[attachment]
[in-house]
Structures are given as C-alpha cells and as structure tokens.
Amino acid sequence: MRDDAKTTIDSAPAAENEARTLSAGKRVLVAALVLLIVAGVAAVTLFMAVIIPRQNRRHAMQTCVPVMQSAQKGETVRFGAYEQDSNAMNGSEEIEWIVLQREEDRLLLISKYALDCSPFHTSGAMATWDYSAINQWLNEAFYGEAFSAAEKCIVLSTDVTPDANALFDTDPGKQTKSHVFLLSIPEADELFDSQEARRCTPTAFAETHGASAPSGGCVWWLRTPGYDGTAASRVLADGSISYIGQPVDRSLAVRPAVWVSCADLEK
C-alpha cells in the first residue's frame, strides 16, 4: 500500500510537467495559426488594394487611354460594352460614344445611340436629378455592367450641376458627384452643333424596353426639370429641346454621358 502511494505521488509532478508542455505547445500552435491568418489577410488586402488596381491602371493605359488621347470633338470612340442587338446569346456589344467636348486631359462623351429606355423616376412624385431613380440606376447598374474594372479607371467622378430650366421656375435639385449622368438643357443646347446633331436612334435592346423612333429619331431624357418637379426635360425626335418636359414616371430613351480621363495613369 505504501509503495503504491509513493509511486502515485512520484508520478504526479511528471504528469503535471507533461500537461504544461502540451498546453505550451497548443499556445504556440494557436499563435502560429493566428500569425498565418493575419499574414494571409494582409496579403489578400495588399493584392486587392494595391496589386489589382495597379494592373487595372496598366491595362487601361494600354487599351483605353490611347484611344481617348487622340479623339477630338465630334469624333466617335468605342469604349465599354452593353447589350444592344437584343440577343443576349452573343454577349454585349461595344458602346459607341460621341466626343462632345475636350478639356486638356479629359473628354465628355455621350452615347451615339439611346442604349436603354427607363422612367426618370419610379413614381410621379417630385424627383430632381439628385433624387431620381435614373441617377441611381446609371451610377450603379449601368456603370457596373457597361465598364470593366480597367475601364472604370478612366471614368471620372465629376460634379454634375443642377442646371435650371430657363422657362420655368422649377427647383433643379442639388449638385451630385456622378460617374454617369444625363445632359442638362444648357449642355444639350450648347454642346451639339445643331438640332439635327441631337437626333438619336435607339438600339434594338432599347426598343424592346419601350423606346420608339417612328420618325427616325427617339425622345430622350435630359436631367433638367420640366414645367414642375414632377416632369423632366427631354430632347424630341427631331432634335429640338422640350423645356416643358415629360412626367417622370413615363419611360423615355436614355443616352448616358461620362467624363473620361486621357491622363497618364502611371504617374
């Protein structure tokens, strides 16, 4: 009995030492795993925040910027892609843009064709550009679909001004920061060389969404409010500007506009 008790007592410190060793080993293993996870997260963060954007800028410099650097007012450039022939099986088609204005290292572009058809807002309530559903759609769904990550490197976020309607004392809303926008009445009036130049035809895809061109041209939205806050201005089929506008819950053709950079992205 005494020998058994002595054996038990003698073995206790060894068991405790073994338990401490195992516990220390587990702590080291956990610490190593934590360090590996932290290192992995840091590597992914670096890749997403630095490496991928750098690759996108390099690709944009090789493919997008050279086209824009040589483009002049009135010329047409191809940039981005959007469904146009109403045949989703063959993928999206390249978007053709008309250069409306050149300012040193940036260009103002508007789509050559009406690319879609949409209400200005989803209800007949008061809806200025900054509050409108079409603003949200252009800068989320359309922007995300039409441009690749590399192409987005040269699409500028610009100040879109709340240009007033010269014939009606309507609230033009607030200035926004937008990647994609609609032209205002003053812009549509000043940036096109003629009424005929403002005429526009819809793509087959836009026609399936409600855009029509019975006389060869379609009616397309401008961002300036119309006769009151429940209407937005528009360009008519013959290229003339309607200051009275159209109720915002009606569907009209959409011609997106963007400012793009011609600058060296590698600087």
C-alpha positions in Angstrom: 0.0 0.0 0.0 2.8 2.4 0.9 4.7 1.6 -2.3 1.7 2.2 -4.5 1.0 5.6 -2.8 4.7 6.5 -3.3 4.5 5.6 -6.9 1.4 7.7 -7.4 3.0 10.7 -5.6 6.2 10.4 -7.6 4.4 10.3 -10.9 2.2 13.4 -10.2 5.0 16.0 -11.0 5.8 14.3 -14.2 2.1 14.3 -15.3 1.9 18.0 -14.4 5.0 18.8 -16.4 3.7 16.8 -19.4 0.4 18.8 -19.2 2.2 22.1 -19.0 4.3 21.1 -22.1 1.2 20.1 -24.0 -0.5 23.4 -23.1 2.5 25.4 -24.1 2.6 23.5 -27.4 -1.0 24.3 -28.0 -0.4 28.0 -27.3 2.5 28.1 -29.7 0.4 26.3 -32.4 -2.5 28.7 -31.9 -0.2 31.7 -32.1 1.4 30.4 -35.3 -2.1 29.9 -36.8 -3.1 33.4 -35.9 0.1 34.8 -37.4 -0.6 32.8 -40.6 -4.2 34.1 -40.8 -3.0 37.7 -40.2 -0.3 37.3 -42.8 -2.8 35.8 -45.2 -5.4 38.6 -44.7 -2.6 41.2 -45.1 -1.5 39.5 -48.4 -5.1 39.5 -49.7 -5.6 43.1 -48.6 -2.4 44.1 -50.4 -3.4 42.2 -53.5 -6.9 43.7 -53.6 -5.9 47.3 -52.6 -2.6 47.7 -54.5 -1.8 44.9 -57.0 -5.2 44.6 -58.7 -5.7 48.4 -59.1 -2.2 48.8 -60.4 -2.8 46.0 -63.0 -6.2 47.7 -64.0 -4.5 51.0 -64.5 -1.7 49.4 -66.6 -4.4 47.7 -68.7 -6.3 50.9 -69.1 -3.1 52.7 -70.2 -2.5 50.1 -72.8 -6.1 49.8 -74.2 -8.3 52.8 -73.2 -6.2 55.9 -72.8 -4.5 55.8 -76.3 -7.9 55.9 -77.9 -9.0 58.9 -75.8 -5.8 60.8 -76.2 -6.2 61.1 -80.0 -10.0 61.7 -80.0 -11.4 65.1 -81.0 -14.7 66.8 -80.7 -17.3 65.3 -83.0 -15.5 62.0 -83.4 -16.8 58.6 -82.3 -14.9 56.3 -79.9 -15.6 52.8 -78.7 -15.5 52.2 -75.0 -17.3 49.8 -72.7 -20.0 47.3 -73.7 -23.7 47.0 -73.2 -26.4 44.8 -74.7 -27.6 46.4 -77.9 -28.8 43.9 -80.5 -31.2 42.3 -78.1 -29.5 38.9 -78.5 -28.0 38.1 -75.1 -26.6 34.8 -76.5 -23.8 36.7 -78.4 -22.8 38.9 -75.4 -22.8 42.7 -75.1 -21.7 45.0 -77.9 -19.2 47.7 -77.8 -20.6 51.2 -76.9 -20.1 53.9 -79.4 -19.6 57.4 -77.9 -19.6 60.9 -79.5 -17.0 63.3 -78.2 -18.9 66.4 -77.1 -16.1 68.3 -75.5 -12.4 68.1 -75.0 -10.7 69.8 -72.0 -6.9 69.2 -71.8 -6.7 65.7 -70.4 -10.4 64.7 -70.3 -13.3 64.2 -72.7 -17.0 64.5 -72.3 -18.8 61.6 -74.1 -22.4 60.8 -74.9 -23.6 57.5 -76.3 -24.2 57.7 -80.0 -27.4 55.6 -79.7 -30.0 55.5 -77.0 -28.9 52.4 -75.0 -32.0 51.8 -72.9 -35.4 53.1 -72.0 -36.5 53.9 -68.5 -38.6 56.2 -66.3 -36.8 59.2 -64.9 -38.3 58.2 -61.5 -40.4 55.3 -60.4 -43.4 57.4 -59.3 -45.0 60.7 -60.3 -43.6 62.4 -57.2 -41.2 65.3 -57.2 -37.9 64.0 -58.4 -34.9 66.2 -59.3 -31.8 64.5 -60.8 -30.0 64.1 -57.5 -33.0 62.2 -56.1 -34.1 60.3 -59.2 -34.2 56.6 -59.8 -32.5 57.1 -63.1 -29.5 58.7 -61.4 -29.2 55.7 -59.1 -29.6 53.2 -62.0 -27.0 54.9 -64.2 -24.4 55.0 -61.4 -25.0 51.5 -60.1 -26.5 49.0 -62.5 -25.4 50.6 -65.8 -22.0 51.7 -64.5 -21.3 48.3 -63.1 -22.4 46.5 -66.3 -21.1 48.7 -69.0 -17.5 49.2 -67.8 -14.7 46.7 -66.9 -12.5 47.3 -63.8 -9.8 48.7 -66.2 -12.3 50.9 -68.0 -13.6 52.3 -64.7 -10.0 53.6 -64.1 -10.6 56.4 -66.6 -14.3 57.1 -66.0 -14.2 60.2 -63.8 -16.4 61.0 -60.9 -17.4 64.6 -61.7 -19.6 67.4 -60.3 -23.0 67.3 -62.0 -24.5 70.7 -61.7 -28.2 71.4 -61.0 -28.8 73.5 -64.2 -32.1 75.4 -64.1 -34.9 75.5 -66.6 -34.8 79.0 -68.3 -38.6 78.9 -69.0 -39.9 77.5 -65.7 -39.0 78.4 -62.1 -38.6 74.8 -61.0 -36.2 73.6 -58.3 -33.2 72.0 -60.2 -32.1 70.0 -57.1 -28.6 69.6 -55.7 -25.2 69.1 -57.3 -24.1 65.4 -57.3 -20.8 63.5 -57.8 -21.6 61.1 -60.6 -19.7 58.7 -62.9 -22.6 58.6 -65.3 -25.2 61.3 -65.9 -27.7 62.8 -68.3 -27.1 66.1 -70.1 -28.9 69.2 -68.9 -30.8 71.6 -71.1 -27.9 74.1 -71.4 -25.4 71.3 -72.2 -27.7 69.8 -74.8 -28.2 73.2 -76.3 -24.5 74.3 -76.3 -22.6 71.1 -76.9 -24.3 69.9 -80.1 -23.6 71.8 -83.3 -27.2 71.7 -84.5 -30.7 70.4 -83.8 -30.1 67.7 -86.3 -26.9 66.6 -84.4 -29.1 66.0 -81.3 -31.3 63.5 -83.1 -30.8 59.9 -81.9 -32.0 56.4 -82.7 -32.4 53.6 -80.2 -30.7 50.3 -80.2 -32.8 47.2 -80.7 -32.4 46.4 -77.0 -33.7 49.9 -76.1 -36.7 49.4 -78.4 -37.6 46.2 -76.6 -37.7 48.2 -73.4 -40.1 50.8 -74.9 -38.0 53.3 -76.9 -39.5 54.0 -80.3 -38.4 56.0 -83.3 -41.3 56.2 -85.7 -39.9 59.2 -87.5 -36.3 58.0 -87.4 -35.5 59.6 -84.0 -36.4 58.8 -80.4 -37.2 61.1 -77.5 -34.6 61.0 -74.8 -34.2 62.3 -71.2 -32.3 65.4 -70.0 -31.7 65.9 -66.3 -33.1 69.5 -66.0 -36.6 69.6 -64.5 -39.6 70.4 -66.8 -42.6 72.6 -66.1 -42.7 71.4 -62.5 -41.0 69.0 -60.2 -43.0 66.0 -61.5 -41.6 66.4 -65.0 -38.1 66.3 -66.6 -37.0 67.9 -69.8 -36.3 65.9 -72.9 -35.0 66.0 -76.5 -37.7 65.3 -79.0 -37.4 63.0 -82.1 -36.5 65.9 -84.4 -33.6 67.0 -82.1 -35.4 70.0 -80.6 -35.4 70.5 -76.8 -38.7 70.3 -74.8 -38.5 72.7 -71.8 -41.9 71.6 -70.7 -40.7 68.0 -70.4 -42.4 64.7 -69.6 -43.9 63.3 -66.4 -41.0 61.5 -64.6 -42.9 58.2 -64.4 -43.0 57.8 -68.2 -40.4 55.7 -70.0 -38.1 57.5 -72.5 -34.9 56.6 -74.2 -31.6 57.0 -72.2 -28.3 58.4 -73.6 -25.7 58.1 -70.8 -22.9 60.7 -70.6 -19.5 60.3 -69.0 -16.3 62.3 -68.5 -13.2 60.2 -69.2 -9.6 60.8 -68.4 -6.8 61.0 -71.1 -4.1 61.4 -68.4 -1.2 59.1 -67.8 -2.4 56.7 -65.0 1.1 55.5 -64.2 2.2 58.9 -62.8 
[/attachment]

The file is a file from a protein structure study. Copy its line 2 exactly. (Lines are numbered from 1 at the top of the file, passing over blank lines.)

Structures are given as C-alpha cells and as structure tokens.